I didn't realize how lost I was in proper society until I read Judith Martin's "Miss Manners' Guide
to Excruciatingly Correct Behavior."
Turns out that the polite way to eat asparagus is with your fingers -- who knew? Miss Manners knew, luckily. The book is brimming with information even
more useful than asparagus etiquette, too, and we'd do well to take her advice into account when crafting our email programs.
Miss Manners concisely sums up her ideas about email when she
tells us, "All right, hands off the Send button, everyone. There is the problem, right there: Send before Think. Not to mention Send before Spell Check."
How embarrassing to imagine that she
might be referring to some of the emails we've sent! Let's review some correspondence basics courtesy of Miss Manners:Introductions and Greetings"Watch
out! Someone is coming at you with the clear intention of saying hello. Will you shoulder be thumped, or your fist be bumped? Will your hand be slapped High Five? Low Five?"
Manner spells out, there are a number of uncertain social conventions surrounding face-to-face introductions. Even in email welcomes, subtleties require attention. When a subscriber opts in to your
email program or makes a first online purchase, it's your social duty to extend a prompt and friendly welcome message. Politeness aside, it's in your best interest to reach out to recipients who are
already engaged with your brand.
When you meet someone, you're most impressed if you're given their name, some interesting (and hopefully charming) details about them, and an easy way to
reach them in the future. Deliver a similar experience via email. Keep clear about your brand and name both in the "From" address and within the message itself. Make the message short, sweet and
welcoming -- plenty of time later to dig into details. Give subscribers one meaningful call-to-action that gets them back to your site right away, and provide all the information they need to get back
in touch any time.
For more on warmest welcomes, check out the Email Experience Council Design Roundtable's new Welcome Message Checklist.
Thank-You Notes "If you can't take the trouble
to write out the words 'thank you' yourself, you do not deserve to have anything for which to thank anyone."
By nature, you can't handwrite your emails. But you can take care to thank your subscribers
for their interaction with your brand. Confirmation messages for any purchases that customers make are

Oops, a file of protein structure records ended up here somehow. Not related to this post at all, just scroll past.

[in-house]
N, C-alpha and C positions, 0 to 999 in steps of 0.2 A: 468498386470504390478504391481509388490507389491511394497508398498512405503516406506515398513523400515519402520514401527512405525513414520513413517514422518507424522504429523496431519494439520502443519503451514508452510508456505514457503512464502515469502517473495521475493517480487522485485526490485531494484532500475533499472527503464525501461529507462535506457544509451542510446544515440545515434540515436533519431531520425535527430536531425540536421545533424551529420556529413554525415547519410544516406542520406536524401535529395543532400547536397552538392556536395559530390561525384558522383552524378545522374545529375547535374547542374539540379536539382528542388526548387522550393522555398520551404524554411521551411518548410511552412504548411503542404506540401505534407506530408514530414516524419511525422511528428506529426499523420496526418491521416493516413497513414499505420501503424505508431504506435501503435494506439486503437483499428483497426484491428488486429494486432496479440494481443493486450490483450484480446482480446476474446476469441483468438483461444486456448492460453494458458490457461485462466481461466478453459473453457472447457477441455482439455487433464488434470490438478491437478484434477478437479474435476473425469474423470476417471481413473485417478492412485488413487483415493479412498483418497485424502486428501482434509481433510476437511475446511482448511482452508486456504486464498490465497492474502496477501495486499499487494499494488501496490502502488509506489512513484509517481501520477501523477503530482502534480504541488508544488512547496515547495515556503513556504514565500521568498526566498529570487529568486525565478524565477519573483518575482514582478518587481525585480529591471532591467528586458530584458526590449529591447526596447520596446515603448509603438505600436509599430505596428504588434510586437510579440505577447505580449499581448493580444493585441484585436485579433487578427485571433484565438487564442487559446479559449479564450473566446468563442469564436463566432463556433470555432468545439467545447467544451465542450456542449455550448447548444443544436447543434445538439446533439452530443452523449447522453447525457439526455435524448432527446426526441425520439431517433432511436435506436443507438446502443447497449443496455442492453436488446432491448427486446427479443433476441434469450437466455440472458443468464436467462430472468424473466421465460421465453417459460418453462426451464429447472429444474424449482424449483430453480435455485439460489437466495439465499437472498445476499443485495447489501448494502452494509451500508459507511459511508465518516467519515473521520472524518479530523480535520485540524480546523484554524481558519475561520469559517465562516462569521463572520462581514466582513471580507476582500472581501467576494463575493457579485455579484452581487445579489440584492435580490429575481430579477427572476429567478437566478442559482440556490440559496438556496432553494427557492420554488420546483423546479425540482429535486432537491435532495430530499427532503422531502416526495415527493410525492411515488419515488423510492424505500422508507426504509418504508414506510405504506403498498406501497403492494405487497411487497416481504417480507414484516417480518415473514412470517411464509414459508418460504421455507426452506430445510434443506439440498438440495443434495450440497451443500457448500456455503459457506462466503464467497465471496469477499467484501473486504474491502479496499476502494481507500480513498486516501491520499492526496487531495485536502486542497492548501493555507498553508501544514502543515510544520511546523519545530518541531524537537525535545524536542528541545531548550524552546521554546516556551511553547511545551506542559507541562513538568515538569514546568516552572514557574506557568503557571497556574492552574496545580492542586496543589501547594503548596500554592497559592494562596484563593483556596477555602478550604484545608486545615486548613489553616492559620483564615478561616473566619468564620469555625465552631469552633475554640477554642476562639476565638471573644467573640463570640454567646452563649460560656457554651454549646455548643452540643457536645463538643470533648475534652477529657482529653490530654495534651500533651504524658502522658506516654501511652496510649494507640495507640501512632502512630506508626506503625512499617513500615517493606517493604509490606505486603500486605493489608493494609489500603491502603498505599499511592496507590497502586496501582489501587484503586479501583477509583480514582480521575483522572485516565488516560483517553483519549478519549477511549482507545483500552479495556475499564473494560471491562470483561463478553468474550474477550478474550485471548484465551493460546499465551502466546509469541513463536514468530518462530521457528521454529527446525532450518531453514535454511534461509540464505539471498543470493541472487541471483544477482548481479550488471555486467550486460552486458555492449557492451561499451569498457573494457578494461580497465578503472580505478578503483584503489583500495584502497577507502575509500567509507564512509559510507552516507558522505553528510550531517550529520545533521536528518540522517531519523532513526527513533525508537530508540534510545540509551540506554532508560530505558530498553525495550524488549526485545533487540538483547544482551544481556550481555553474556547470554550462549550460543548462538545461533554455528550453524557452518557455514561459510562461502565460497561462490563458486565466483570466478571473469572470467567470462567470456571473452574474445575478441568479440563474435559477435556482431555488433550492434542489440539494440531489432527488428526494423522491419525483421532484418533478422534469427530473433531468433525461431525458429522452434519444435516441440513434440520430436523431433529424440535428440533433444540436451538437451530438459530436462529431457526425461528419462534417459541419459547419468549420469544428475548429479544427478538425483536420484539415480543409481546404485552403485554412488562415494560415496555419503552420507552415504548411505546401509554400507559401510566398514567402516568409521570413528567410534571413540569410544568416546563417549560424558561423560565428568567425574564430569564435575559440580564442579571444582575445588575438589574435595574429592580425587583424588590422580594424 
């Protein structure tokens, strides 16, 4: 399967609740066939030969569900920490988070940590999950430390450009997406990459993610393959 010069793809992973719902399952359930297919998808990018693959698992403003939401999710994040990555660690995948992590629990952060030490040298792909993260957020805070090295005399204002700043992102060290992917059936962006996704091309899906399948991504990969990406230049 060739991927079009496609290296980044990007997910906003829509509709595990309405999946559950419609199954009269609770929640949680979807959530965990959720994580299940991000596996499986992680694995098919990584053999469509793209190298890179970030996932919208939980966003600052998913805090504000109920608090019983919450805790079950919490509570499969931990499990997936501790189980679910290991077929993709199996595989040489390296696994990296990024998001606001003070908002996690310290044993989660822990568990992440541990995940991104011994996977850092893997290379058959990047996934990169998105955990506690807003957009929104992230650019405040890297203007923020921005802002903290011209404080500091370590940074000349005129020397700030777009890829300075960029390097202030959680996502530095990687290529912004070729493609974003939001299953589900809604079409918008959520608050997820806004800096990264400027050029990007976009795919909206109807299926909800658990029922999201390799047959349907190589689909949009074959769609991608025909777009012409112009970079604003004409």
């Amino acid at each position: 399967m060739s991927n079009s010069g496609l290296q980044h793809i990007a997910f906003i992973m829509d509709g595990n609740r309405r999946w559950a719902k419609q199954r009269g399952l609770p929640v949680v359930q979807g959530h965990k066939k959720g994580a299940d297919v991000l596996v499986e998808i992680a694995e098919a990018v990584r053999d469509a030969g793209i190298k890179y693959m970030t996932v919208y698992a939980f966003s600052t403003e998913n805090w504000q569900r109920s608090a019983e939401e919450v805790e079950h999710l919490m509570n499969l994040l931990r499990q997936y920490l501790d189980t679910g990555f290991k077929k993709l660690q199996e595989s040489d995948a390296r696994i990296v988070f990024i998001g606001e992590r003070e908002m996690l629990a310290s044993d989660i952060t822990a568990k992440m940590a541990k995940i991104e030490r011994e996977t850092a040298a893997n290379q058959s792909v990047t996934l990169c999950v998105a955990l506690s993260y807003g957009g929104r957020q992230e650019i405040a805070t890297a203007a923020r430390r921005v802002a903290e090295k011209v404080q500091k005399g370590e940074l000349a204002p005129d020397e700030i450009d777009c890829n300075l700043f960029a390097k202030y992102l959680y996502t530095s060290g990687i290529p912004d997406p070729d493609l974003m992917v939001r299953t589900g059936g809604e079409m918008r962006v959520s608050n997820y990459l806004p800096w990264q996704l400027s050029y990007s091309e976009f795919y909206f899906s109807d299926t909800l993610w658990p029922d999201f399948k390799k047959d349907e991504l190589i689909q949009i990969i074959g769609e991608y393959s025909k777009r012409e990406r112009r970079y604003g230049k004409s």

expected and necessary, and adding a thank-you to that message or a separate thank-you note inviting them back makes the deal even sweeter.
Think of a time when you have been unsure
whether a relative received a birthday present or a couple received a wedding gift because they never thanked you. Make sure not to leave your customers wondering whether their order went through or
when it will arrive, and add some grateful courtesy that will close their experiences with you on a warm note and encourage them to repeat it. A Note of
Apology"They admit they neglected a social duty...and report themselves as 'too embarrassed to face' their neglected friends. Miss Manners is not charmed.... What they are
delineating is a plan to neglect the second social duty, namely that of apologizing for omitting the first one."
First, try to never make a mistake. If that fails, then follow Miss
Manners' advice and send an apology message. Our new and exciting online features sometimes offer less-than-exciting customer experiences. While it's tempting just to quietly fix the problems and hope
that customers (A) didn't notice, (B) will forget, or (C) will be doubly impressed by your functionality when they return, you'll be much more likely to actually see them return if you send prompt and
polite apology messages.
I had been having much difficulty with jcrew.com, and it was nice when they sent a note of apology.
The situation might have turned out even more pleasant if they'd thrown in a discount offer to get me
shopping again. Netflix took it up a notch by sending one apology email, followed by an email explaining what they were
doing to remedy their issues
and offering a special deal. We forgive you, Netflix!Holiday Greetings"Normally, Miss Manners is an enthusiastic
supporter of the cheerful and the festive, with little patience for those who claim that they find merriment depressing.... But she worries about people who, bless their hearts, get so into the
holiday spirit that they go around spreading fatigue and obligation.... They would do well to remember that there can be too much of a good thing."
Miss Manners is spot-on when she
cautions against going overboard during the holidays. This year, when you're constructing holiday emails for each day between Halloween and New Year's, make sure you have your customers' needs in
mind. Make them feel less overwhelmed by the season, not inundated with eager marketing. Create messages with a focus on actually easing their frenzied holiday shopping days, and you'll see higher
success rates from grateful customers.
For more insights on holiday greetings, check out the just-released Retail Email Guide to the Holiday Season.
As Miss Manners informs us, "There is no known
correct way to eat pistachio nuts. Nevertheless, they are delicious."
We can't get it right every time, of course -- there are always new things to learn as we go, and some instances in which we
must try to figure things out for ourselves. Now go forth, and make Miss Manners proud. Or at least try